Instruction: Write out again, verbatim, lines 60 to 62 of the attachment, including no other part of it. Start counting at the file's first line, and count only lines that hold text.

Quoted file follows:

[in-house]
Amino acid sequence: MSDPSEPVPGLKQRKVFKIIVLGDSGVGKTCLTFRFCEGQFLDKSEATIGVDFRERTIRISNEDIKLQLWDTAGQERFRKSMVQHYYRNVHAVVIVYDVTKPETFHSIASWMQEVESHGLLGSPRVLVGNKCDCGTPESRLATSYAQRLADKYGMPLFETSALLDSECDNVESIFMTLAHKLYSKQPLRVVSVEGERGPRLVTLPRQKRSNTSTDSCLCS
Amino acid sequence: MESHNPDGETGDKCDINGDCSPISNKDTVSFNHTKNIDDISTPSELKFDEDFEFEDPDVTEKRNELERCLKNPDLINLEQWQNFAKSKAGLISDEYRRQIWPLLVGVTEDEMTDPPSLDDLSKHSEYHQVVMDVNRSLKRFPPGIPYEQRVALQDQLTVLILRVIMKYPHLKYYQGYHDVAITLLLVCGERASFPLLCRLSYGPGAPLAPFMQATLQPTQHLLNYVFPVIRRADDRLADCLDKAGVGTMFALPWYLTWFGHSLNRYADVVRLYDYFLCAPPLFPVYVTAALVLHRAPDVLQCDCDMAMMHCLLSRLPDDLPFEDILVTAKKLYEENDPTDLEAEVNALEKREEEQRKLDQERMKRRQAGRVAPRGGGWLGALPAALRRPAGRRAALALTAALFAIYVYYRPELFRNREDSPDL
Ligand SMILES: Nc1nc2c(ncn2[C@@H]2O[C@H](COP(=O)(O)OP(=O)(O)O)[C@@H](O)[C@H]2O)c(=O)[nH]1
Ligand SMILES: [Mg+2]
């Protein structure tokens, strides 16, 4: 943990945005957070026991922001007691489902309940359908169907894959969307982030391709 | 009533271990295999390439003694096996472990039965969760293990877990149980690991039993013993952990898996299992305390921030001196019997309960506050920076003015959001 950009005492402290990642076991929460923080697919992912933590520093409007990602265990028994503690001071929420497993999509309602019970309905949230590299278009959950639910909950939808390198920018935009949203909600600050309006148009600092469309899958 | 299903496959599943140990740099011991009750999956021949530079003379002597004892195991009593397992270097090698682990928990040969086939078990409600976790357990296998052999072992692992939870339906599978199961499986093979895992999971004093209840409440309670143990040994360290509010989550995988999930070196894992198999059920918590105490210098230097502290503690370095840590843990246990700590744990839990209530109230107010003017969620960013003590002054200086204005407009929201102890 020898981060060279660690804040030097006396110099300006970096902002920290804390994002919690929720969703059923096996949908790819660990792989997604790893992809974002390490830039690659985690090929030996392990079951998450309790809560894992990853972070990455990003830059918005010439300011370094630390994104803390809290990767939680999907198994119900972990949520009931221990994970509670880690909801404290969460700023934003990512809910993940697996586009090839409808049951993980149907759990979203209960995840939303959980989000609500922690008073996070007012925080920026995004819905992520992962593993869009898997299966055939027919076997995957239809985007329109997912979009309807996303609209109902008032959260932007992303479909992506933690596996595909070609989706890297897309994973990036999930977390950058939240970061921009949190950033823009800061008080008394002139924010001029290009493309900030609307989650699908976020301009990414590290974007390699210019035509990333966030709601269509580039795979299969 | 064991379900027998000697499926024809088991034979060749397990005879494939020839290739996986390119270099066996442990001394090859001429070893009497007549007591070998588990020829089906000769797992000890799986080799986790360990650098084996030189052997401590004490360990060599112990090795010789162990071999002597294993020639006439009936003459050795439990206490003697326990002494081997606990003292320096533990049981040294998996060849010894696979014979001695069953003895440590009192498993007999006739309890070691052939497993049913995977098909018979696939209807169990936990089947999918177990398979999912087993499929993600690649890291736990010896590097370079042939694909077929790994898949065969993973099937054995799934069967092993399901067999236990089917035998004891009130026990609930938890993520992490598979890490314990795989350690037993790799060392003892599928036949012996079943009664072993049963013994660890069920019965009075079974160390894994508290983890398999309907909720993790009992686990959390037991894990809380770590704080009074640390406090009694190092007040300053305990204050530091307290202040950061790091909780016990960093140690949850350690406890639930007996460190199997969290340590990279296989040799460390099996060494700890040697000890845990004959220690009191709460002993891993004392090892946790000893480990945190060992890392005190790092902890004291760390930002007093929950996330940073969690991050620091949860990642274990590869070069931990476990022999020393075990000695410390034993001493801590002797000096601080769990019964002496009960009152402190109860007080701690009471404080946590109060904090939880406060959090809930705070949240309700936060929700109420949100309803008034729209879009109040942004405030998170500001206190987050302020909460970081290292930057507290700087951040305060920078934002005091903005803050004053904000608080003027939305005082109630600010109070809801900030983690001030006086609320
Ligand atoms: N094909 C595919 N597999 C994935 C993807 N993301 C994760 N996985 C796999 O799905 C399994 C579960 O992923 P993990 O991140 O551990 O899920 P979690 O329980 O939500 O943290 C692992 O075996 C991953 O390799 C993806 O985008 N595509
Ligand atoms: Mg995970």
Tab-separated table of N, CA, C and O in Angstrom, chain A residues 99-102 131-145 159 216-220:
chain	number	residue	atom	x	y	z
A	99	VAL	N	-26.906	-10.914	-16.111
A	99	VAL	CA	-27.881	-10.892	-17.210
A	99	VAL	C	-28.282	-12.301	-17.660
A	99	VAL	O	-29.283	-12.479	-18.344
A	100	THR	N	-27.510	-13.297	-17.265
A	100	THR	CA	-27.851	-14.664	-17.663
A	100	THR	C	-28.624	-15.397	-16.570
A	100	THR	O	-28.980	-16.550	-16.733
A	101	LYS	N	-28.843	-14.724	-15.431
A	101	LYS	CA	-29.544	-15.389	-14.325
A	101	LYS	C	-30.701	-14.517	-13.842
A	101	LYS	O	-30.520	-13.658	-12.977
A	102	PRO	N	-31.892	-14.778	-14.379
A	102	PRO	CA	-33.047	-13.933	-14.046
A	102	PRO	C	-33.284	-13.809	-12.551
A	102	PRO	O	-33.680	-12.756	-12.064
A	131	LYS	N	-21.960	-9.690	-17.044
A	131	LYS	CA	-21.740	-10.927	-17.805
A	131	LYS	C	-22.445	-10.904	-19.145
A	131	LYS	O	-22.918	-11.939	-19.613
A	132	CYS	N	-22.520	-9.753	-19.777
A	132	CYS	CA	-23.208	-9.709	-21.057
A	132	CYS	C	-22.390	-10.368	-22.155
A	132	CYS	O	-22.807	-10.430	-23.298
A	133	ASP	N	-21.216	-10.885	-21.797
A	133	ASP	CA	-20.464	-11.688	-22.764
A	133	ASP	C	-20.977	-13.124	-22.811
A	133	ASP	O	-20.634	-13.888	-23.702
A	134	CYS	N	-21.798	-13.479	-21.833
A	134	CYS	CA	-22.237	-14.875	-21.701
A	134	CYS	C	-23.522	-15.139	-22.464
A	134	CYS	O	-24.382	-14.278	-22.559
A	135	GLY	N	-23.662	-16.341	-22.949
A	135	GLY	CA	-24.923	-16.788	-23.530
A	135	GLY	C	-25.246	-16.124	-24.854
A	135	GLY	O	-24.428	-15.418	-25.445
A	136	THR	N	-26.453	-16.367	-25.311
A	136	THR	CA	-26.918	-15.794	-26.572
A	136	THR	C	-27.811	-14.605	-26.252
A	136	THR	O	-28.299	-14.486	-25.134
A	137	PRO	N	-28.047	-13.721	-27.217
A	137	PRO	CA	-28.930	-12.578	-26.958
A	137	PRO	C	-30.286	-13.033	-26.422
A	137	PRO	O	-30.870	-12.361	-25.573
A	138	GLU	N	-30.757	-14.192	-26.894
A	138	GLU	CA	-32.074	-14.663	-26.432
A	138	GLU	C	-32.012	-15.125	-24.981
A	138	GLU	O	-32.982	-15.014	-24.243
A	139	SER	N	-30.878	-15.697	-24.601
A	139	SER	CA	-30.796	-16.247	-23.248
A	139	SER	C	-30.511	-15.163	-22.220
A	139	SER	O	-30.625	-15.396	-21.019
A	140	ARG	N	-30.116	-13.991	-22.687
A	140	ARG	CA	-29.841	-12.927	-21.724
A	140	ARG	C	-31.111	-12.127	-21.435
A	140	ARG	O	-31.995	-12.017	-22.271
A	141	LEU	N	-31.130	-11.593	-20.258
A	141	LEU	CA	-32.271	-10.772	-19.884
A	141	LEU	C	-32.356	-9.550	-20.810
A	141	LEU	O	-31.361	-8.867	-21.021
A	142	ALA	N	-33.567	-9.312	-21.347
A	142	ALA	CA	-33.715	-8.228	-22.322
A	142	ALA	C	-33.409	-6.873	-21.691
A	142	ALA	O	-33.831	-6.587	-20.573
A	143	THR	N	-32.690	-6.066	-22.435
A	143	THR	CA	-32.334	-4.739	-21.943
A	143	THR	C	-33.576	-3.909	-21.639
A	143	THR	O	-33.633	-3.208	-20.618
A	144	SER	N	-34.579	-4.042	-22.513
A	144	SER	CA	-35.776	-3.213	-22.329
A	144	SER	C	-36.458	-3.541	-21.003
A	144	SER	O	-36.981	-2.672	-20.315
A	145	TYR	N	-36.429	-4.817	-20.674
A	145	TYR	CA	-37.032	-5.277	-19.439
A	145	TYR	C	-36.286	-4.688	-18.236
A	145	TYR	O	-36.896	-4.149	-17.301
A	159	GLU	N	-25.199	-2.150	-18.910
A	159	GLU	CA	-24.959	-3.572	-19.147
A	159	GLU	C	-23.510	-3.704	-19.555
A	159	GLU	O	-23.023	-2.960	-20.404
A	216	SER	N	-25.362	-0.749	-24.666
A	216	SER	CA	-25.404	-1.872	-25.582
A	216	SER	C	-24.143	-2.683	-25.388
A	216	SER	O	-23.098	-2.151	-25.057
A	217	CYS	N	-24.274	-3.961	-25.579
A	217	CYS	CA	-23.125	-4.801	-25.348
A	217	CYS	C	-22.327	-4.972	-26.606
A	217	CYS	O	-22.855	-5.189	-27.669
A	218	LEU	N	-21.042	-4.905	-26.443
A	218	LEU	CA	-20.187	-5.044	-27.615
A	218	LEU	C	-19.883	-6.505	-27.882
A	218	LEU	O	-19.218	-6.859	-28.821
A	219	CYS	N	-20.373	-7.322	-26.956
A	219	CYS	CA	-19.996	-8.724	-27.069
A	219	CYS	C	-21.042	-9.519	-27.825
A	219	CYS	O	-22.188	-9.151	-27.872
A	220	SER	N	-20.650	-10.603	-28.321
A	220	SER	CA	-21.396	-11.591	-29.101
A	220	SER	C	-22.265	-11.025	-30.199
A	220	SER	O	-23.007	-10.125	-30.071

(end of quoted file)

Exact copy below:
A	139	SER	CA	-30.796	-16.247	-23.248
A	139	SER	C	-30.511	-15.163	-22.220
A	139	SER	O	-30.625	-15.396	-21.019